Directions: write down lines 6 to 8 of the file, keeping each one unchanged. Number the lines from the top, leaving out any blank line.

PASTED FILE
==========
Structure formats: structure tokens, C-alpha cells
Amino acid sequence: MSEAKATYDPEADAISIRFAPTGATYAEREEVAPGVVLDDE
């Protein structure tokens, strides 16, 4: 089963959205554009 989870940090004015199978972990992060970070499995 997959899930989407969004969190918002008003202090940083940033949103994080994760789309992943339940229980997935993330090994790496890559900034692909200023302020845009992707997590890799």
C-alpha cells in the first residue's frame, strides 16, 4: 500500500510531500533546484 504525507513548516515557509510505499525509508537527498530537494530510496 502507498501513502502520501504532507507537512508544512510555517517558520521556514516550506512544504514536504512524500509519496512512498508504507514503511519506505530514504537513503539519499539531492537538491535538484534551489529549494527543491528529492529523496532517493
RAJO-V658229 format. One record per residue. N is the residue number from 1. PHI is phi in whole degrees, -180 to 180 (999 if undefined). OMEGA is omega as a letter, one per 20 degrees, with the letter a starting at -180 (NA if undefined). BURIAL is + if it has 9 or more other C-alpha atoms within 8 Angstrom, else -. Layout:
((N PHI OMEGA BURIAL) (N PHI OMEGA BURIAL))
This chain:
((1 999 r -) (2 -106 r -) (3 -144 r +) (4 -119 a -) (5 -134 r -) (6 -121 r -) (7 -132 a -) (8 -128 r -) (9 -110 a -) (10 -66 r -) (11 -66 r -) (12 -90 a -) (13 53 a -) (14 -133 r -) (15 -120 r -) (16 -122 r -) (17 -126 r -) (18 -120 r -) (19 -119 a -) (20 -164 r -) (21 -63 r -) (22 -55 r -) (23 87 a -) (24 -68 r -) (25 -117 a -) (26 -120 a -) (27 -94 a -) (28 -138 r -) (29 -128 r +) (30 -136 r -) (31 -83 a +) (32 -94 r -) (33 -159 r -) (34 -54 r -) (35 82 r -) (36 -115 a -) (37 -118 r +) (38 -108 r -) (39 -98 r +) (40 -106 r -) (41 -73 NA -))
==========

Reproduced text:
((N PHI OMEGA BURIAL) (N PHI OMEGA BURIAL))
This chain:
((1 999 r -) (2 -106 r -) (3 -144 r +) (4 -119 a -) (5 -134 r -) (6 -121 r -) (7 -132 a -) (8 -128 r -) (9 -110 a -) (10 -66 r -) (11 -66 r -) (12 -90 a -) (13 53 a -) (14 -133 r -) (15 -120 r -) (16 -122 r -) (17 -126 r -) (18 -120 r -) (19 -119 a -) (20 -164 r -) (21 -63 r -) (22 -55 r -) (23 87 a -) (24 -68 r -) (25 -117 a -) (26 -120 a -) (27 -94 a -) (28 -138 r -) (29 -128 r +) (30 -136 r -) (31 -83 a +) (32 -94 r -) (33 -159 r -) (34 -54 r -) (35 82 r -) (36 -115 a -) (37 -118 r +) (38 -108 r -) (39 -98 r +) (40 -106 r -) (41 -73 NA -))